As a rule, Spain’s recent tournament history correlates with the identity of their starting striker.
David Villa finished as top goalscorer at Euro 2008, a wonderful, skillful finisher in a team playing at the peak of their collective powers – one built for a striker.
Two years later, Villa’s goals were again the difference as the European champions were crowned the world’s best.
At Euro 2012, the cycle of dominance was completed as Fernando Torres spearheaded a different Spain, a more team-oriented, lower-scoring Spain, into a tournament in which no credible challenger emerged.
For the 2014 World Cup, Diego Costa was entrusted to continue the excellent work of his predecessors. The Chelsea forward was an ideal fit for La Furia Roja in name only. The physical, abrasive forward did not complement a fractured collection of players whose hunger, somewhat understandably, had waned. Where the forwards chosen to guide their previous successes had mirrored the national side and its style to perfection, the selection of Costa was a mistake head coach Vicente del Bosque sought to rectify with his non-inclusion for Euro 2016.
Del Bosque will hope his confidence in Costa’s replacement, Alvaro Morata, is not similarly misplaced. With a narrow victory over the Czech Republic, Spain joined the growing list of potential tournament victors to struggle to impress in their opening fixture.
To claim that much of it was down to Morata would be folly. But the Juventus forward tripped and fell off the stage halfway through the first of his summer auditions for a proposed £50m move.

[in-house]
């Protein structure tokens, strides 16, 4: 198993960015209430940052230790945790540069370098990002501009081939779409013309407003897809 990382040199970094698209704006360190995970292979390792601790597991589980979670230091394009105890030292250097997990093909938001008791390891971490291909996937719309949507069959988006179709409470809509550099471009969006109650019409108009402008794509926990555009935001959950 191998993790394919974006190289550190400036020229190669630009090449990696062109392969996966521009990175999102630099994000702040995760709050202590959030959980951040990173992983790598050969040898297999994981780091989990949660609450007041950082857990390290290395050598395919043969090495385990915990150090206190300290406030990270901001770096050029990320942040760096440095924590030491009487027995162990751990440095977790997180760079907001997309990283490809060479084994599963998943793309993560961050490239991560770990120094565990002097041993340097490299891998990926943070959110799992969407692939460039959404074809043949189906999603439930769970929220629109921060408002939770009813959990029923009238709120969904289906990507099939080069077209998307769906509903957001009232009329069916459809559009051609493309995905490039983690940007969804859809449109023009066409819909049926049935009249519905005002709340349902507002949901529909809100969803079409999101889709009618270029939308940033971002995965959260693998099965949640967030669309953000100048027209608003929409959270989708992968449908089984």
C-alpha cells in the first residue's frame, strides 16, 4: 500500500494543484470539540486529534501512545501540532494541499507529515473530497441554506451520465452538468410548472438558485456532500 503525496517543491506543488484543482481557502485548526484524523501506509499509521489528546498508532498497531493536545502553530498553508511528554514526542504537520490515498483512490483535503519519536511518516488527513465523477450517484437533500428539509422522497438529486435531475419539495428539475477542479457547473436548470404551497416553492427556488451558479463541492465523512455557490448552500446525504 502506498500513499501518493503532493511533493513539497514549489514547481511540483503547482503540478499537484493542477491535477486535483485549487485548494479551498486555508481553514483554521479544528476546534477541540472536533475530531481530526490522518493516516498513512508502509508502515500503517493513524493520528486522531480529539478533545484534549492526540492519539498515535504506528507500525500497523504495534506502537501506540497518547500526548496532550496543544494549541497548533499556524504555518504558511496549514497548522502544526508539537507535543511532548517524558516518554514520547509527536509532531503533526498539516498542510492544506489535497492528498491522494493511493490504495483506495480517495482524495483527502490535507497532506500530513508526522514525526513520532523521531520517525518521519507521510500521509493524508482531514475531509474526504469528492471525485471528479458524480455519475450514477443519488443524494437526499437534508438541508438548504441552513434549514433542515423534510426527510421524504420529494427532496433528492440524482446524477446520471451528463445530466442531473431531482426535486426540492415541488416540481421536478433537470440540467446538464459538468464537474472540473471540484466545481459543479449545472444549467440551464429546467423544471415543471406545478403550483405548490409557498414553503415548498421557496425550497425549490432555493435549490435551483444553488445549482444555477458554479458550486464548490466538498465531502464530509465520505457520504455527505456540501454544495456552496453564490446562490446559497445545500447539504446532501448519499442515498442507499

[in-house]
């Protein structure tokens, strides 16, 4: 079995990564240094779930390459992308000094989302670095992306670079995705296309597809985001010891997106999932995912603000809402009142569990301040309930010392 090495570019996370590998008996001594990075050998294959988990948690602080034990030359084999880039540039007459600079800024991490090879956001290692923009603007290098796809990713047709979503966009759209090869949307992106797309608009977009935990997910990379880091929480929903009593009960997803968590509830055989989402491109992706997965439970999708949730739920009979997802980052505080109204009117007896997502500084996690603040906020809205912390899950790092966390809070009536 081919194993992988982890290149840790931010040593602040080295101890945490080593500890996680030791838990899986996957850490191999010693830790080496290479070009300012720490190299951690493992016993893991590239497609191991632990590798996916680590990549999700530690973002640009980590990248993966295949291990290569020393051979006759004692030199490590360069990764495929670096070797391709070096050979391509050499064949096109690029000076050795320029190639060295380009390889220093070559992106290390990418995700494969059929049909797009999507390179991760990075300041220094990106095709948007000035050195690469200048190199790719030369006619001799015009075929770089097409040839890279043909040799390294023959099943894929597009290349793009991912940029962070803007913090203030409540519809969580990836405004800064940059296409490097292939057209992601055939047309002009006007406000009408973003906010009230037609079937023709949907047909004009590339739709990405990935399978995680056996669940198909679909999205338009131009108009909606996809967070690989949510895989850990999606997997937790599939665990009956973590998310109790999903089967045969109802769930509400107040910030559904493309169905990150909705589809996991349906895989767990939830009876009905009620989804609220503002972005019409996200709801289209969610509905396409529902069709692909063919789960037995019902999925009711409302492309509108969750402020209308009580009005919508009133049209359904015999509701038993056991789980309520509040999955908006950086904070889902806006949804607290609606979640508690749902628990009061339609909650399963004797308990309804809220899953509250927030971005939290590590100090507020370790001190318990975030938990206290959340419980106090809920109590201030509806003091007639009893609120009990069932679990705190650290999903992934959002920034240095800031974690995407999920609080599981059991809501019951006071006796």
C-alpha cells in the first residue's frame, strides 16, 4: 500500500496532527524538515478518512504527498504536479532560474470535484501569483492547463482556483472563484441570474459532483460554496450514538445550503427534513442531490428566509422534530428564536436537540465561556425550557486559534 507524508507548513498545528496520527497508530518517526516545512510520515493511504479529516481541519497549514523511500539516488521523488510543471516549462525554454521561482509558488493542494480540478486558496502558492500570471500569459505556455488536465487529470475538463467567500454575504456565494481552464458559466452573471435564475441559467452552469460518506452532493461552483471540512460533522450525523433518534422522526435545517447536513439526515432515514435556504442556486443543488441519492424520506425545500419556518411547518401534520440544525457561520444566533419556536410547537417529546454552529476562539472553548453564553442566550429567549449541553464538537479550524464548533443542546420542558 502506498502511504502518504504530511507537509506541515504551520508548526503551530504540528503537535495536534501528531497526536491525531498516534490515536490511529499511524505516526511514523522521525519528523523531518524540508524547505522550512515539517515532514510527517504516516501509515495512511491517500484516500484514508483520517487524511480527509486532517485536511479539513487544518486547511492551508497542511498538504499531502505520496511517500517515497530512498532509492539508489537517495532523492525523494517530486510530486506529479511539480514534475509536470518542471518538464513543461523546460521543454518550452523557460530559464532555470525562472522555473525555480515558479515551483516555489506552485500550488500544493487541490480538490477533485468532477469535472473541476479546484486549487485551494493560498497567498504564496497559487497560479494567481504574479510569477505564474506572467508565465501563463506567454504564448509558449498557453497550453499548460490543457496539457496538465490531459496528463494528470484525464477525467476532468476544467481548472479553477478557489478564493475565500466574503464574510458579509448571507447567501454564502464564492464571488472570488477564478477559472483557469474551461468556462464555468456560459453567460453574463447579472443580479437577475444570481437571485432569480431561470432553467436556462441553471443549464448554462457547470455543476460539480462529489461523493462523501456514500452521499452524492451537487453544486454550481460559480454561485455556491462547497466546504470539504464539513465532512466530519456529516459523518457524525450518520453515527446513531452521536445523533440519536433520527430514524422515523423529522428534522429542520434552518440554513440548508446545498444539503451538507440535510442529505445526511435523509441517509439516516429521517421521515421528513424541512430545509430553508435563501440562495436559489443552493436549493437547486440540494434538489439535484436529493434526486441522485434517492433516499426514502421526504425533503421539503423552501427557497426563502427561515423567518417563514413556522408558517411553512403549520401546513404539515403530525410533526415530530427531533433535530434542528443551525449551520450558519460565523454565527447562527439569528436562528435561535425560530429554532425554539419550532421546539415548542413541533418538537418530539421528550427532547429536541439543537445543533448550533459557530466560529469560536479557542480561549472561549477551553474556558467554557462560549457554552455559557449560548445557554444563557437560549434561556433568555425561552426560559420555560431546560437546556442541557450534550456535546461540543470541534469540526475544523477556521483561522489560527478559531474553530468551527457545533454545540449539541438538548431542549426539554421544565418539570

Spain, to a point, impressed against the Czechs. Their passing was predictably crisp, their midfield predictably dominant, and the central defensive pairing of Gerard Pique and Sergio Ramos predictably close to making a decisive mistake. Andres Iniesta was irresistible, David Silva excellent and Jordi Alba superb. An elite striker would have relished any of the 17 goalscoring chances created in Toulouse on Monday.
But, despite being expected to rejoin Real Madrid this summer, and despite being courted by a number of Europe’s leading clubs, Morata is not an elite striker. At least not yet. The 23-year-old’s energy could not be faulted against the Czechs, but his movement was lacking and his nous in the striker’s position almost non-existent at times.
“He was quite naive,” was the simple post-match assessment from Ian Wright. The former Arsenal man may not be the most reliable critic on a number of matters, but Morata ought to take advice from an individual who scored 314 goals in 629 career appearances. The Spaniard tested Petr Cech with two of his four shots, but with Iniesta, Silva and Cesc Fabregas providing the bullets, the 23-year-old could not stop firing blanks.
This summer is a crucial one in the landscape of the transfer market for numerous clubs. Arsenal’s question: Who is a notable improvement on Olivier Giroud? Manchester United’s question: Who can provide a reliable focal point to an attack? Chelsea’s question: Who can we sign who will score 20 goals a season? On this evidence, Morata is not the answer. A striker with 25 goals in 110 league games rarely is. The forward’s star has risen rapidly as Spain search for their next great striker, their heir to the throne of Villa and Torres. He has been elevated into a position which his talent does not yet justify.
International tournaments so often provide the setting for players to earn big-money moves. Karel Poborsky did it; John Jensen did it; Pavel Nedved did it. After passing screenings in the Champions League, La Liga and Serie A, this was Morata’s first audition. He fluffed his lines.